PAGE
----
In the studio: No bovver with a hoover: Dillwyn Smith

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Dillwyn Smith is not a man for compromise. The large, spare abstract paintings which line his tiny Maida Vale studio are the slow product of ceaseless self-questioning. 'The only reason they're 'finished' ', he says, 'is that I've left them longer. That's the only way I can tell now. It's what I've come to.'

If this slight 35-year-old seems prematurely world- weary, the reason is evident in the quantum leap he has made since graduating from the Royal College of Art in 1986. Smith's roots are in figurative painting - fragmented images of human bodies with a political basis, produced in the ground- swell of dissatisfaction of late Thatcherite Britain. It was during a two-week sojourn at the Triangle Workshop in upstate New York in late 1989, and on a subsequent stay in Berlin, that Smith began to investigate abstraction. For the last five years he has been finding his way towards his present position of authority.

Gone are the figures. Gone, too, the square voids which characterised such early 1990s works as An Act of Contrition. He is also no longer producing the later sorties into purely ambient space. Smith's recent works are overwhelmingly confrontational and assured.

'I like the idea that they're looking you in the face,' he says, and this aggressive approach is a carry-over from the way in which Smith creates his work. He paints flat, his canvas supported on the floor by plastic cups: a method he has developed in reaction to his earlier meticulousness. Now he uses a mass-produced, plastic plant-sprayer to apply colour, then runs over it with a domestic vacuum cleaner to manipulate the paint. 'I like to keep the paintings off-balance,' he says. 'It's all about timing, fear and confidence. You know when it's coming. What I'm really doing is gradually bringing them up to the right frequency.'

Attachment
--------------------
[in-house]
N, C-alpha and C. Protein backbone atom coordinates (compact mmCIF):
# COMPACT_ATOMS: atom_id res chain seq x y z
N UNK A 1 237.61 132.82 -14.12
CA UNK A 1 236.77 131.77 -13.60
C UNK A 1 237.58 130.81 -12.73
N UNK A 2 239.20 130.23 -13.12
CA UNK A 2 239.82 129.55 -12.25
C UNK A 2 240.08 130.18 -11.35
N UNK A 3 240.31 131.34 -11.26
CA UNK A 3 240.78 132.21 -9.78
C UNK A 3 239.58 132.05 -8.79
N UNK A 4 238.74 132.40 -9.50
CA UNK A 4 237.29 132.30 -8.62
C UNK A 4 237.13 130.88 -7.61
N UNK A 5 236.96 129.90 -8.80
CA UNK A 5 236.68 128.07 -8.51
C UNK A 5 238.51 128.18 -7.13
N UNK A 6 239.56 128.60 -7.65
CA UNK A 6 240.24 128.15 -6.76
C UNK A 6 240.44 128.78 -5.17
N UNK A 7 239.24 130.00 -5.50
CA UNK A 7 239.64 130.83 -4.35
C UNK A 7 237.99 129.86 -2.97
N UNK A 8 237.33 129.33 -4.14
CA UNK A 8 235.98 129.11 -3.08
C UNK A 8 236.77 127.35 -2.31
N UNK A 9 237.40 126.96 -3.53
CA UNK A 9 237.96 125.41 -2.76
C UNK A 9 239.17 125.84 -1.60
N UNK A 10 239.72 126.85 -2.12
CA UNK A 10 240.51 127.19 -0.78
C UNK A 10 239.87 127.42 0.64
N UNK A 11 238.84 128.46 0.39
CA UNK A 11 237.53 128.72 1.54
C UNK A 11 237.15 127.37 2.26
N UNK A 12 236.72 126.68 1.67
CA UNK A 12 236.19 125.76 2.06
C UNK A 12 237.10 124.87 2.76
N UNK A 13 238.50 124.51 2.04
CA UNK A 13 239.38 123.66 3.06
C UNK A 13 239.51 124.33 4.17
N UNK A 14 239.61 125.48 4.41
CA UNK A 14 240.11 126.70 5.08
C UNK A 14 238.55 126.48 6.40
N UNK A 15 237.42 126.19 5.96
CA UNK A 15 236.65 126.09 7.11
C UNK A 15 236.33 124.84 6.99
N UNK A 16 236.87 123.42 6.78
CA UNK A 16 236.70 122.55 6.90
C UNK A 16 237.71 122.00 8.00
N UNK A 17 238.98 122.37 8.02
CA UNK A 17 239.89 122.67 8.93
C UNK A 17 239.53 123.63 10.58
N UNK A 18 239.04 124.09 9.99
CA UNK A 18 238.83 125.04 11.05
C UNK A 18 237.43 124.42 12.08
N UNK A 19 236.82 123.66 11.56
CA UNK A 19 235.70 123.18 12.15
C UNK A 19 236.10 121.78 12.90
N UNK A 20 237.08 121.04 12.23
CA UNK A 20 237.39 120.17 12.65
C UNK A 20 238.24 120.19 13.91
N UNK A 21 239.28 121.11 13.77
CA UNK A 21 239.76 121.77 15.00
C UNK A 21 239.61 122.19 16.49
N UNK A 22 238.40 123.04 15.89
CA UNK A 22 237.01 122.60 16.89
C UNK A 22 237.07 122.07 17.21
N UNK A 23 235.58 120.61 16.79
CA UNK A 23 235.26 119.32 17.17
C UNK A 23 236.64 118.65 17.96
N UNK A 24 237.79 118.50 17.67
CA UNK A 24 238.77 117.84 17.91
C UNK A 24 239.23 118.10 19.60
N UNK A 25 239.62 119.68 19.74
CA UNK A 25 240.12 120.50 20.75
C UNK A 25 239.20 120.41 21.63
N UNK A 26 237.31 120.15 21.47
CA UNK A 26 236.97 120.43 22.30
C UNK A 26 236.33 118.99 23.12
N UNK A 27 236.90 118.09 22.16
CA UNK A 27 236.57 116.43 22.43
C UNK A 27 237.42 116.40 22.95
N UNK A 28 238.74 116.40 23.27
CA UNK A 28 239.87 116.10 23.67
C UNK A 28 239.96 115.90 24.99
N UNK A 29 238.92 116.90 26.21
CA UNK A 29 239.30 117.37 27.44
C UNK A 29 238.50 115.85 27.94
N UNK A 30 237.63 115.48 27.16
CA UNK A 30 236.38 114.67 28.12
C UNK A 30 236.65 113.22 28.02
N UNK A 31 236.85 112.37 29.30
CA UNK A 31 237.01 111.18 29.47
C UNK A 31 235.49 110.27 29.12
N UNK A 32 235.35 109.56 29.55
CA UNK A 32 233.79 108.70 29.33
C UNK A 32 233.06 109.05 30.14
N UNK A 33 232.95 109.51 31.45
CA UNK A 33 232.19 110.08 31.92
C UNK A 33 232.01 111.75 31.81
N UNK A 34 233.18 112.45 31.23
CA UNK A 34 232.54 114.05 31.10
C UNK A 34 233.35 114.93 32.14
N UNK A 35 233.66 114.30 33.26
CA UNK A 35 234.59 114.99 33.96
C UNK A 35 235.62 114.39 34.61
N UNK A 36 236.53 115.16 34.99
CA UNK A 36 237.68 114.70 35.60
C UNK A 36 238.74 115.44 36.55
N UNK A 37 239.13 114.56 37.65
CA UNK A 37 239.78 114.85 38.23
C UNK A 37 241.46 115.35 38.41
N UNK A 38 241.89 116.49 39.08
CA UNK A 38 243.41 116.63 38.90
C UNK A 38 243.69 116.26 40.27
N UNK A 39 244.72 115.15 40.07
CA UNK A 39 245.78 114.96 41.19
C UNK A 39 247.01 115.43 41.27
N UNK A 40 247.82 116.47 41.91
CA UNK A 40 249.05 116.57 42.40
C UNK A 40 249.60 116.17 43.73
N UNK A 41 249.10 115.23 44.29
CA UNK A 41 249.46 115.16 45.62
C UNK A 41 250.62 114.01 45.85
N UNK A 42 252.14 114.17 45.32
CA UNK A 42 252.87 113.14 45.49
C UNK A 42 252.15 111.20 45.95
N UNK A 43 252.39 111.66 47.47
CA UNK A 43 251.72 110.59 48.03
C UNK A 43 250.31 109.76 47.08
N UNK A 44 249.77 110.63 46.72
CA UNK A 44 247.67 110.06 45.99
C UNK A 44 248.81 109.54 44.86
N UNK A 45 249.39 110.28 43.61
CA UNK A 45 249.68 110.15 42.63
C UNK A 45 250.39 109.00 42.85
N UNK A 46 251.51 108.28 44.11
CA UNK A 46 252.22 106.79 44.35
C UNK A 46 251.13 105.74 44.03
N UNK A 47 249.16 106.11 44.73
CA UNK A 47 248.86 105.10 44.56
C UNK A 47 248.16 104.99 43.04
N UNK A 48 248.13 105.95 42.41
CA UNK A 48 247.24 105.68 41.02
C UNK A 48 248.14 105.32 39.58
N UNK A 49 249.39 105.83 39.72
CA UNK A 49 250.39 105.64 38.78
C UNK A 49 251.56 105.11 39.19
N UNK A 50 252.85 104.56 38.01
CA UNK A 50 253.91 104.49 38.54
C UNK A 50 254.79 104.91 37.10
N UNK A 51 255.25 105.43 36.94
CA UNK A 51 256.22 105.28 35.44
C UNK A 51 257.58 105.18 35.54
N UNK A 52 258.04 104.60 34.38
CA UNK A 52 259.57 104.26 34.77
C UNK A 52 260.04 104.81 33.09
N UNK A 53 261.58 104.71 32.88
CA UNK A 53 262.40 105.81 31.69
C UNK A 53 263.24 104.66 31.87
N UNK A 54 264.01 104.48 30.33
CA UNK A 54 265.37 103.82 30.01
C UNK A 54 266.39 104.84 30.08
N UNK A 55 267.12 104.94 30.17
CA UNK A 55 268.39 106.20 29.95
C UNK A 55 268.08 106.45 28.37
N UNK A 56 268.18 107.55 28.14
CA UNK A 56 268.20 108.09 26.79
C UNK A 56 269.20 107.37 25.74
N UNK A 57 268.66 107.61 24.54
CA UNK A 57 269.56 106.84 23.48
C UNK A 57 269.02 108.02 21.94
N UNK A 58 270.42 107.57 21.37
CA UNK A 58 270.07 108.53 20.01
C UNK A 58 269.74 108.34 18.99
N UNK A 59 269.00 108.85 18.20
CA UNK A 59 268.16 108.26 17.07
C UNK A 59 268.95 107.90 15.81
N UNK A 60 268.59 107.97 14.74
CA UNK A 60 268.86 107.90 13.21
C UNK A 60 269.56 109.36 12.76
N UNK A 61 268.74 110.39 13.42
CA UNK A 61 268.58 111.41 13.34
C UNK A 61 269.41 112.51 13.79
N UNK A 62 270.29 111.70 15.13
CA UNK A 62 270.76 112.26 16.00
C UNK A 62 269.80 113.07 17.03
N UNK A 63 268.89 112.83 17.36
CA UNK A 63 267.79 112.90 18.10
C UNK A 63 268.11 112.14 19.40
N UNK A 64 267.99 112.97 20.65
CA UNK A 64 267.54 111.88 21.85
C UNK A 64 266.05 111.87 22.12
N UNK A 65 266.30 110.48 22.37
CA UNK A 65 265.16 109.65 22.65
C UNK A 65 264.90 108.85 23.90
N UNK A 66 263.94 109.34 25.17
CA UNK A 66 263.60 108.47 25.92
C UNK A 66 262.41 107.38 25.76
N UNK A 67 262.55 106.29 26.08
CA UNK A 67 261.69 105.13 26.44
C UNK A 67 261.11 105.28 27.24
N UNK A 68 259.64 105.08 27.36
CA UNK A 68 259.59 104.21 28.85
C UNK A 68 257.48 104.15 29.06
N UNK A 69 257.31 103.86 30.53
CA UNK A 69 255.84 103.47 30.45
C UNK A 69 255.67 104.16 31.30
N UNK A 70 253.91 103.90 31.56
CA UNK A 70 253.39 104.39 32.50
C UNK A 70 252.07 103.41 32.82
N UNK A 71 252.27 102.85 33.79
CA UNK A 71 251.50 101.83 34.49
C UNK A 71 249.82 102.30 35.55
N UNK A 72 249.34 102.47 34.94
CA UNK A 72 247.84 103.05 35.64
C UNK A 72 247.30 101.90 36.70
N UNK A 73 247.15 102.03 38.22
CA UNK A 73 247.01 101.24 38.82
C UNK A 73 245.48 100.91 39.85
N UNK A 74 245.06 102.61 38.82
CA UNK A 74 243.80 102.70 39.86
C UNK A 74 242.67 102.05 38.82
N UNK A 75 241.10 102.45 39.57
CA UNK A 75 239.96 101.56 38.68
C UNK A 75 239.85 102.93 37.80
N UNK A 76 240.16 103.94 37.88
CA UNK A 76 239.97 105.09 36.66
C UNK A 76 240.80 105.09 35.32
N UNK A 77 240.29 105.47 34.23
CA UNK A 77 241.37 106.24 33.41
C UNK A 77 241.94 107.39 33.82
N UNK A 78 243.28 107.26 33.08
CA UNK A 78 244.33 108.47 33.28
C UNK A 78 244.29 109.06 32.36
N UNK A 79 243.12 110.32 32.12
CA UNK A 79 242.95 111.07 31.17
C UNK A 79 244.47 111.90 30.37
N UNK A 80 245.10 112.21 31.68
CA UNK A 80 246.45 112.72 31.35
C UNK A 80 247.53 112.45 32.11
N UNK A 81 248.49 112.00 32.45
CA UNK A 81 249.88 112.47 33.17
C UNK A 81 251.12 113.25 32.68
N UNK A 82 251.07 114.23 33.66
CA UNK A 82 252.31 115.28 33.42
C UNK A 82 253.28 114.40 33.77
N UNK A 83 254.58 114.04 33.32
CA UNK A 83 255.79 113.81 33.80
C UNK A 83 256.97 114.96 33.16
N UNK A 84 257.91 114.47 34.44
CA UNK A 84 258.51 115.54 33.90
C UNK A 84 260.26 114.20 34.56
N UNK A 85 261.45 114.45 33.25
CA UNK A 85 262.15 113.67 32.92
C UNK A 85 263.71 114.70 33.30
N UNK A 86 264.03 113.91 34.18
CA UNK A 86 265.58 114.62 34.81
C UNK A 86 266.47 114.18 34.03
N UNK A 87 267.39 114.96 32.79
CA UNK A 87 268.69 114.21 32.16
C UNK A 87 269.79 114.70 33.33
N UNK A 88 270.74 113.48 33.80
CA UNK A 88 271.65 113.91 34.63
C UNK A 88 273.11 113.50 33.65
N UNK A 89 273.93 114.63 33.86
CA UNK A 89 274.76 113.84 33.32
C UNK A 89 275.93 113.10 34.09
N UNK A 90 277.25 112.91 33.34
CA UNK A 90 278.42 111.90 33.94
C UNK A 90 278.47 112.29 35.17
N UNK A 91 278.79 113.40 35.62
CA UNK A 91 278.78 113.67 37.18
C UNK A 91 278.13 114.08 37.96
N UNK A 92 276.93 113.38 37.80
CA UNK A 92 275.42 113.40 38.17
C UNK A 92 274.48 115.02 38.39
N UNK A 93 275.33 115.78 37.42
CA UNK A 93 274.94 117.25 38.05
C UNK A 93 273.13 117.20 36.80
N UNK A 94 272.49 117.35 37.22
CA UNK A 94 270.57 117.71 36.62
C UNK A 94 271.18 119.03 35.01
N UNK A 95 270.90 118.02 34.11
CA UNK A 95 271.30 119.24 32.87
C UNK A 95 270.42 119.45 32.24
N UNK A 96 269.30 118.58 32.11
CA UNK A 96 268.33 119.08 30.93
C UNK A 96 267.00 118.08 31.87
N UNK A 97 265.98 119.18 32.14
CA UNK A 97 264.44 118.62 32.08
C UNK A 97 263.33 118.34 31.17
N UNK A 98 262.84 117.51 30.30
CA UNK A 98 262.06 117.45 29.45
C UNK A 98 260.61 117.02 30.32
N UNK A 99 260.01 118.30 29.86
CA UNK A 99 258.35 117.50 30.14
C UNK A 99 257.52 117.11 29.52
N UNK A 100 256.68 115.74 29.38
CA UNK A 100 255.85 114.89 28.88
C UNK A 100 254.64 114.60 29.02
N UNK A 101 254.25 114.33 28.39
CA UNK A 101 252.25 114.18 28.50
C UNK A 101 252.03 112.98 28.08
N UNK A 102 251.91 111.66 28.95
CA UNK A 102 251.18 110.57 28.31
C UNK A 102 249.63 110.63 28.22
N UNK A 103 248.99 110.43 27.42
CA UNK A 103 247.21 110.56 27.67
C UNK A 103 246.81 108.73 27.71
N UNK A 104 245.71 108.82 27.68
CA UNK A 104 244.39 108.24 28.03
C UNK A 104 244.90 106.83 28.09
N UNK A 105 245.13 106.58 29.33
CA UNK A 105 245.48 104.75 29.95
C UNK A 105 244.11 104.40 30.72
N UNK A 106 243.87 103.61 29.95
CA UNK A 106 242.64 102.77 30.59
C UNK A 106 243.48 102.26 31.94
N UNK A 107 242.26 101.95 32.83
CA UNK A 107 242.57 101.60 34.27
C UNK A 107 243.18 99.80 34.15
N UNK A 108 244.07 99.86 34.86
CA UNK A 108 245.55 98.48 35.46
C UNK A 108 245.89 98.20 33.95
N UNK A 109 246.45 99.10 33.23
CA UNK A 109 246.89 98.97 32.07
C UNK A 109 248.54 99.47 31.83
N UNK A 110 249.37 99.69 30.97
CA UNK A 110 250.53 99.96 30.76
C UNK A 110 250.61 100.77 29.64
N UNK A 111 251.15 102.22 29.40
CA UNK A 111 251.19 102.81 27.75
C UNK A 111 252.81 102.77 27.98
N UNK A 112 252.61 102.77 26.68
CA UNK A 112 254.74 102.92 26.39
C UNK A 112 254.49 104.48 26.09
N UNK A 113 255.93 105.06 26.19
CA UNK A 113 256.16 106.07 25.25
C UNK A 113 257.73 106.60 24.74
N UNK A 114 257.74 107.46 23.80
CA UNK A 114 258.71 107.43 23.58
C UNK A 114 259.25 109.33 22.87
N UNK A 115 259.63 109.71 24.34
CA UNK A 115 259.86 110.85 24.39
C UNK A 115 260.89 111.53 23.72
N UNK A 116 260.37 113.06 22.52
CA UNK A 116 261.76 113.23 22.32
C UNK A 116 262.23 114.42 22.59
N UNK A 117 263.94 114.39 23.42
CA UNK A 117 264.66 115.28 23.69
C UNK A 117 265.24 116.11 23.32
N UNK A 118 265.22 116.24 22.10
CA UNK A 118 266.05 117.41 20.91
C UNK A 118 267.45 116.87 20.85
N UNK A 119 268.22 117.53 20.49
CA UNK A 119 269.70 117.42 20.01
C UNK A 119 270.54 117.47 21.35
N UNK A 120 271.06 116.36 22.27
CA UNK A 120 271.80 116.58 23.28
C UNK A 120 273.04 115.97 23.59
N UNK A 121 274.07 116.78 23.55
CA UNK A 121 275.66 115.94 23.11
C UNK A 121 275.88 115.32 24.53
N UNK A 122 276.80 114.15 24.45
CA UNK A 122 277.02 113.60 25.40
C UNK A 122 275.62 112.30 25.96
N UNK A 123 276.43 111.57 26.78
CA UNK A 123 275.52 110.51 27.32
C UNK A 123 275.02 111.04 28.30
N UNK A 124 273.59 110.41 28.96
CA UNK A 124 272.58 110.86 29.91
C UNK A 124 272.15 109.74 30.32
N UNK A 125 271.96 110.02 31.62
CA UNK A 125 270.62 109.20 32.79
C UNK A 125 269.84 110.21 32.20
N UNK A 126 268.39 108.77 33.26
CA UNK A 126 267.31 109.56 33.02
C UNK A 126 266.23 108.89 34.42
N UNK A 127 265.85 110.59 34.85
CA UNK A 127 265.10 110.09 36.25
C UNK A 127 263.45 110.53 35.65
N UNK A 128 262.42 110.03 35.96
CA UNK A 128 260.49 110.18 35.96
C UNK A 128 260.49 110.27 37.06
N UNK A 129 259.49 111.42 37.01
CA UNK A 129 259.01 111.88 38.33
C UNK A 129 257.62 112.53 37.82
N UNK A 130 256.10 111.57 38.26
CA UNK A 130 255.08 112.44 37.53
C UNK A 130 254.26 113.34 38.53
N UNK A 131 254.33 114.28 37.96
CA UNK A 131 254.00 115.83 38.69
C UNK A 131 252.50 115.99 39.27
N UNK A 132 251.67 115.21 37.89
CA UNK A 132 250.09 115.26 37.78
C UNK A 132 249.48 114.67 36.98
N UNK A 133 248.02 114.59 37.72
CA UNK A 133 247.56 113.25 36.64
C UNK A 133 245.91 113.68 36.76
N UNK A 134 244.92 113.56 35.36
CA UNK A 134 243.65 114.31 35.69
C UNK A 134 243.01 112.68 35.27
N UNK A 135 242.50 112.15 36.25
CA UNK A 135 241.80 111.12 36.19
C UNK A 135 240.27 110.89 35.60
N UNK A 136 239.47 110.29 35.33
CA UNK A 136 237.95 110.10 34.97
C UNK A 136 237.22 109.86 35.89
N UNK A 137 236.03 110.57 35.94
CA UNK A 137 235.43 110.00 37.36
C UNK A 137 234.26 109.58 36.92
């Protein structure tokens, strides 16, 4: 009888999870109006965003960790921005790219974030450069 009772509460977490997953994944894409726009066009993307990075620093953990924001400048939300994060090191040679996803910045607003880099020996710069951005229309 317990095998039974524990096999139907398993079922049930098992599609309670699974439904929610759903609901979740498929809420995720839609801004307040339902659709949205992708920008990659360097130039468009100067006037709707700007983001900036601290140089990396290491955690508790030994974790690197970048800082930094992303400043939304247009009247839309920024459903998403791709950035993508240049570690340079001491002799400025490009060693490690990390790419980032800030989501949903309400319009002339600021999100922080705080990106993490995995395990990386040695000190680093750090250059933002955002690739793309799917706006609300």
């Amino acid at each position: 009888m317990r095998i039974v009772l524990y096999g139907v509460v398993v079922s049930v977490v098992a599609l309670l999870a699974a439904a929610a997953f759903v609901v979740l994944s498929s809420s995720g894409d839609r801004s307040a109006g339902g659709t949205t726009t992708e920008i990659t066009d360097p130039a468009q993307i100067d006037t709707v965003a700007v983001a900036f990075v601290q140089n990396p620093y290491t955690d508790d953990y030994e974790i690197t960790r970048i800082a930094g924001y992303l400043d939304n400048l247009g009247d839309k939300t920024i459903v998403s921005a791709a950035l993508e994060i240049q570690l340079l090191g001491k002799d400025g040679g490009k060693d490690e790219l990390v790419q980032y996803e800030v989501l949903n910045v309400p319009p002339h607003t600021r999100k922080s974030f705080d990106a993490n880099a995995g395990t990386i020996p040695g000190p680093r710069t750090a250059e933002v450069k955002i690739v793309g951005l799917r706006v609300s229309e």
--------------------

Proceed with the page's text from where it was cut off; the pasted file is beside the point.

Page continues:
His words seem to imply a means of communication with the viewer through wavebands or subliminal language. 'Our sense of visual intelligence has been lobotomised by society,' he says. 'I'm trying to resolve that. Perhaps my paintings are like part of a sentence.' But learning the language takes time. 'You'll get nothing from these pictures in a few seconds. People always seem to want to know 'the trick'; the way in. But painting's not like that. It's a primeval thing.'

Dillwyn Smith's paintings can be seen by arrangement with the Maak Gallery, Blackburn Rd, London NW6 (071-372 4112)

A version of this article by Iain Gale appears in the latest issue of 'ARTnews' magazine

(Photograph omitted)